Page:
Who knows what part of this was my brain being rewired at birth (if it was) or just part of my physiology with its depression and anxiety? I cannot find answers in the past, only look forward and deal with what I have. I don't want to place blame. I have to live in this body and make the best of it, which isn't to say I have to like it all the time, just that I have come to peace with it.

    I dislike that adoption made my medical history unavailable to me until I was 40+. I dislike the secrets and lies of adoption, and I dislike the twin pathologization of adoptees who speak out and of mental illness. Not all adoptees have mental illness, to be sure, but those of us who do have it should not be seen as less than, or Othered. I hate being compared to the "happy, well adjusted adoptees" who are the benchmark for what adoption/adoptees "should be." There is no one-size fits all.

    Thank you for sharing your story!

  7. Laura permalink


    What great insight. Your comments about the "be grateful for being adopted" narrative–that disavows any talk of pain, loss, grief and possible mental illness, reminds me of the "angry adoptee" debate. On the one hand, happy adoptees resent the angry ones–just get over yourself! Not everything is about adoption! The people who own their anger, who are trying to work through it are marginalized. I guess there will be sides within every community.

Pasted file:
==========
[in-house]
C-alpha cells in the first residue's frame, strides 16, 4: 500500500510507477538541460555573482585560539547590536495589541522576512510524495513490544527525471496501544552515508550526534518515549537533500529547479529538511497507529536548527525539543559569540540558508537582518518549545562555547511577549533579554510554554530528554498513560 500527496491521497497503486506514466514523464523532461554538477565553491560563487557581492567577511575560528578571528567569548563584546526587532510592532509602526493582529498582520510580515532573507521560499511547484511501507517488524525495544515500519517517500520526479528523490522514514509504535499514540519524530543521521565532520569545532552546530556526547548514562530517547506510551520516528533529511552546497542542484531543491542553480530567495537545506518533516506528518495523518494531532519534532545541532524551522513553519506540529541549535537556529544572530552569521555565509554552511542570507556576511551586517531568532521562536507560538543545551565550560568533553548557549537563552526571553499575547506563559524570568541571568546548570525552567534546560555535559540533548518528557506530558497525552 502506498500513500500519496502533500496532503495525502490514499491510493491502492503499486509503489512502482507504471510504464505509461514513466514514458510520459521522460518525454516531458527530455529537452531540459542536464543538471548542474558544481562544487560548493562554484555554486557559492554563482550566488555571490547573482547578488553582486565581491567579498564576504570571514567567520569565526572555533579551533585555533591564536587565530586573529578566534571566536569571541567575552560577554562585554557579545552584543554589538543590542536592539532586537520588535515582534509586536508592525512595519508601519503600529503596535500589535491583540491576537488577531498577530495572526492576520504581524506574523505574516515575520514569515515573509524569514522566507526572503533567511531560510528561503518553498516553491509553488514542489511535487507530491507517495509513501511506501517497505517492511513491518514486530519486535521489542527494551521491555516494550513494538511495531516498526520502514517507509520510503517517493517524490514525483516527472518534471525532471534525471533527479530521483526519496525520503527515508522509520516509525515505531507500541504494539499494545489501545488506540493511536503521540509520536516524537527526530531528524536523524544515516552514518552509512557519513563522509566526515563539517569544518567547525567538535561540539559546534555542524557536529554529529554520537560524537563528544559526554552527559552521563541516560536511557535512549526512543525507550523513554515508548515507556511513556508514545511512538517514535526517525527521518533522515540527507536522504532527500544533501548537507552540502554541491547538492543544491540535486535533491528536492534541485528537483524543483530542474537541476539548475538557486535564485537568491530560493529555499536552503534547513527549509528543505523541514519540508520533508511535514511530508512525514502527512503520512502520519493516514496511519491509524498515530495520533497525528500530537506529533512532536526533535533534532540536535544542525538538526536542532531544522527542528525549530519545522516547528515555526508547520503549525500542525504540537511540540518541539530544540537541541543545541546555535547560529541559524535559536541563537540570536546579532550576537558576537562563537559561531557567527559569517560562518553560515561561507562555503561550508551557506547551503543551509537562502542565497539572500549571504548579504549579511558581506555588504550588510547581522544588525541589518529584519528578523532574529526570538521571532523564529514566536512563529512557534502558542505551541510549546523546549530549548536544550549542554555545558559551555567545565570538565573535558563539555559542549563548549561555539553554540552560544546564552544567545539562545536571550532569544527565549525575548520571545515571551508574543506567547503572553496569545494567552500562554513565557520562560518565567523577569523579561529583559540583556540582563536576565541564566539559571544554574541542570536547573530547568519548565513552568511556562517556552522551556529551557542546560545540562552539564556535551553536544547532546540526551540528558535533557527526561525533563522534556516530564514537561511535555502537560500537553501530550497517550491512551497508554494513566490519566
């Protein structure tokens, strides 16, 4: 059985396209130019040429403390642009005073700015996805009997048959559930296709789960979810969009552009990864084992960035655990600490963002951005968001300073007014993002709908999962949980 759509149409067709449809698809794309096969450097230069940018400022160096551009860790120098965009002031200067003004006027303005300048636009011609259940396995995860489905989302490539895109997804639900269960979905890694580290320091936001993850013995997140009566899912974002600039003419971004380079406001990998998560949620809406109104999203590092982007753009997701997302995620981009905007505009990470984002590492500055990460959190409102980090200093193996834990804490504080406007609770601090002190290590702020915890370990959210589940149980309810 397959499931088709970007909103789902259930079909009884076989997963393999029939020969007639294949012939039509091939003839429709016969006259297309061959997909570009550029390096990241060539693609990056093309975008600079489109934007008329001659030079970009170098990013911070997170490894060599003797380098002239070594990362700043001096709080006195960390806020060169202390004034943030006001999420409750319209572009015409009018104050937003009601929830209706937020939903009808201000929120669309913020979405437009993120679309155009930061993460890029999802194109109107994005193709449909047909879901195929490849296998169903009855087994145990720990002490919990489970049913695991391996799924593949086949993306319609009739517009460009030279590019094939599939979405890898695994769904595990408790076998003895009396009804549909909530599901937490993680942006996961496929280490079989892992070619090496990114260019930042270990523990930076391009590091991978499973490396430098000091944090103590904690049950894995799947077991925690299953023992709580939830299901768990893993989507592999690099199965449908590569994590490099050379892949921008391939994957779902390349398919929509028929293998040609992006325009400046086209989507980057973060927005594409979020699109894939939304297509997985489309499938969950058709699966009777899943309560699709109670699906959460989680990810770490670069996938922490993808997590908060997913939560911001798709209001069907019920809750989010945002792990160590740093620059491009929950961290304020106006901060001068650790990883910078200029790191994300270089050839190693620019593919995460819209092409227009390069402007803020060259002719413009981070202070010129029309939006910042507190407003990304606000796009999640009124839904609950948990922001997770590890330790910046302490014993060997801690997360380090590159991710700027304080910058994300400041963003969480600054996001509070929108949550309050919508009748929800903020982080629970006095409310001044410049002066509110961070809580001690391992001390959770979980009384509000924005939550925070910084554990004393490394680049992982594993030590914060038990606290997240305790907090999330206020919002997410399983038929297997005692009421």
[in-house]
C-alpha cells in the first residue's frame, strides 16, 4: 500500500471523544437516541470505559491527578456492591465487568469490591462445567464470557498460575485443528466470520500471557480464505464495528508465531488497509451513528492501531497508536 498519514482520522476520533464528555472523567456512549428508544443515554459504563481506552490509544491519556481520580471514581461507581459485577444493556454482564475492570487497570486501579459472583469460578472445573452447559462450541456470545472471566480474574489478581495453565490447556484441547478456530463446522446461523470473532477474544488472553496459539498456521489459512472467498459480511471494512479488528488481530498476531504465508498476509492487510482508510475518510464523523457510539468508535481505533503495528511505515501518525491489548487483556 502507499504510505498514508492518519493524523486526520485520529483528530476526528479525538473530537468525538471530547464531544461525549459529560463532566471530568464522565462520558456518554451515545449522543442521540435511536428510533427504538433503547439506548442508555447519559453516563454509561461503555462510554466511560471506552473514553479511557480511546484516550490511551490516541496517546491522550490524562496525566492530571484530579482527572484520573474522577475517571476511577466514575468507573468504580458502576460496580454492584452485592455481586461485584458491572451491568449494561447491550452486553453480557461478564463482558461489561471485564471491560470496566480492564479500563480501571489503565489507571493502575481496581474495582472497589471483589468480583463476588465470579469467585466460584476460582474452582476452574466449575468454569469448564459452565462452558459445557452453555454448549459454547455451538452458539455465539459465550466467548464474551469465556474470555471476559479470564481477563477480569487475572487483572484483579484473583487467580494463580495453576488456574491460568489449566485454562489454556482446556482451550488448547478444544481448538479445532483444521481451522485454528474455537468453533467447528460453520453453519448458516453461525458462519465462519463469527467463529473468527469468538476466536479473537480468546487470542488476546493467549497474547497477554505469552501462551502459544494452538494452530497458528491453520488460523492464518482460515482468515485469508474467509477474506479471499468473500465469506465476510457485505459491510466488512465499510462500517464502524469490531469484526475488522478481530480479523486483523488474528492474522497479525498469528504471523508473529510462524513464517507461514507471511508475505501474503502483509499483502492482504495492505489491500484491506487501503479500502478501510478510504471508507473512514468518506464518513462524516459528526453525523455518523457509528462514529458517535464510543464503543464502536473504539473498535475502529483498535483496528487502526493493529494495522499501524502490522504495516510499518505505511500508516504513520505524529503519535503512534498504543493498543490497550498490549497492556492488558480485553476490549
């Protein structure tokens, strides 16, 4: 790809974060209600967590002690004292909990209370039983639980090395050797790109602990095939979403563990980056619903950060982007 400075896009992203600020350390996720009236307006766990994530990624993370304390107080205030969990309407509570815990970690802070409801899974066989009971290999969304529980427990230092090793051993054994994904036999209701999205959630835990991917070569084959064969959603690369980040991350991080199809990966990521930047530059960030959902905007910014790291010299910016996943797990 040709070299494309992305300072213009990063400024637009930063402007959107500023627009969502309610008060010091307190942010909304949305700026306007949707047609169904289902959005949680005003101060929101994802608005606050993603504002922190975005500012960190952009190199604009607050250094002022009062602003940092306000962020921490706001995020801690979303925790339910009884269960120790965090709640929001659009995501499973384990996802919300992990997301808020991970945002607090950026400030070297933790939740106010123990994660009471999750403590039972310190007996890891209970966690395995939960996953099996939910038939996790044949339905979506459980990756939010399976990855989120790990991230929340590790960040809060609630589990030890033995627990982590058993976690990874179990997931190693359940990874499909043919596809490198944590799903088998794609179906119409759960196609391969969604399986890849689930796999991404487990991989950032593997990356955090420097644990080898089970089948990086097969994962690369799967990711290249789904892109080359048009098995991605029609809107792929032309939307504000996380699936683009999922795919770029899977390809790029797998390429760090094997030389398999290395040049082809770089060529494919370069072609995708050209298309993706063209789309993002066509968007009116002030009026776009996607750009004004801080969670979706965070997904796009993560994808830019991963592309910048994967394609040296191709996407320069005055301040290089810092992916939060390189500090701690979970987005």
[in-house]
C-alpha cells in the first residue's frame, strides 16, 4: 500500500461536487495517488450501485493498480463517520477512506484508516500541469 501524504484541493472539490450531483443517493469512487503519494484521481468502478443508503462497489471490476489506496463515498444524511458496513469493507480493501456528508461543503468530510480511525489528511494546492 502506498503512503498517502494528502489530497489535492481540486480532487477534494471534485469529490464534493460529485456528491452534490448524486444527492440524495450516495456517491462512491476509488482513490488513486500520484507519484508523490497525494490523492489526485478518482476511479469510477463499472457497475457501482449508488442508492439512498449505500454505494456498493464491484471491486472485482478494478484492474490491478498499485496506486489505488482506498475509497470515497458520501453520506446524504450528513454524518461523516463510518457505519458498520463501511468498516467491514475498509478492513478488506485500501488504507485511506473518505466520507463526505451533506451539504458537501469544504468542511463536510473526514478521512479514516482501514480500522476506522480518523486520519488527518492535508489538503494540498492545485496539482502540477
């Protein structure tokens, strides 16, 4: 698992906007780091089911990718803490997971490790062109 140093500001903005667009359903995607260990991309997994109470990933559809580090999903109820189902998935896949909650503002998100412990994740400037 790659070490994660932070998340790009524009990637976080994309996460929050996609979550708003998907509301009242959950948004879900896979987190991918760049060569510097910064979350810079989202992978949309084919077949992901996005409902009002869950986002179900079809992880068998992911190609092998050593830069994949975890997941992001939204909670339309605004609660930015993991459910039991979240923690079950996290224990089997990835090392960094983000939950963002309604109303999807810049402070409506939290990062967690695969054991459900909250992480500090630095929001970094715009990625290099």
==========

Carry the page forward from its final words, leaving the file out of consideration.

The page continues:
I think this is the complicated thing about mental illness. I feel the same about my bipolar–it's impossible to narrow down the causes to just one thing. And I think competent mental health professionals won't try to pin patients into one category, one cause.

    You know, I'm so sorry you suffered as an infant. Of course, I know you can't remember the actual experience, but knowing that that happened to you must be very sad to know. That you were without your mother, alone, poked and prodded and drugged. We can't say that one experience directly caused mental illness, but it's hard not to see the connections between being abandonded and mistreated, and now having such a strong startle-reflex. Do you find any solace working as a nurse–that you can help others?

    I hope you'll stay in touch, it's great to have "met" you.


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  14. Ruth permalink

    Hi Laura,

    great blog – thank you for sharing your thoughts and your story!

    I do agree that every story is different but I also think that generally, the seperation of mother and child is some kind of traumatic event for both of them.
    A lot of good would be done if only this was acknowledged by everyone involved in adoption as well as society. That could result in a societal mindset that adoptees might need counseling growing up (just like everybody nowadays is ok with the idea that soldiers coming back from war will benefit from counseling to integrate their experiences).

    Correcting the myth of the happily-ever-after-adoption and coming to a more real and honest view of the almost always tragic circumstances that lead to the relinquishment of a child would have many positive effects for adoptees and birth mothers and maybe long term even the adoptive parents (although to many of them this still seems to be hard to believe).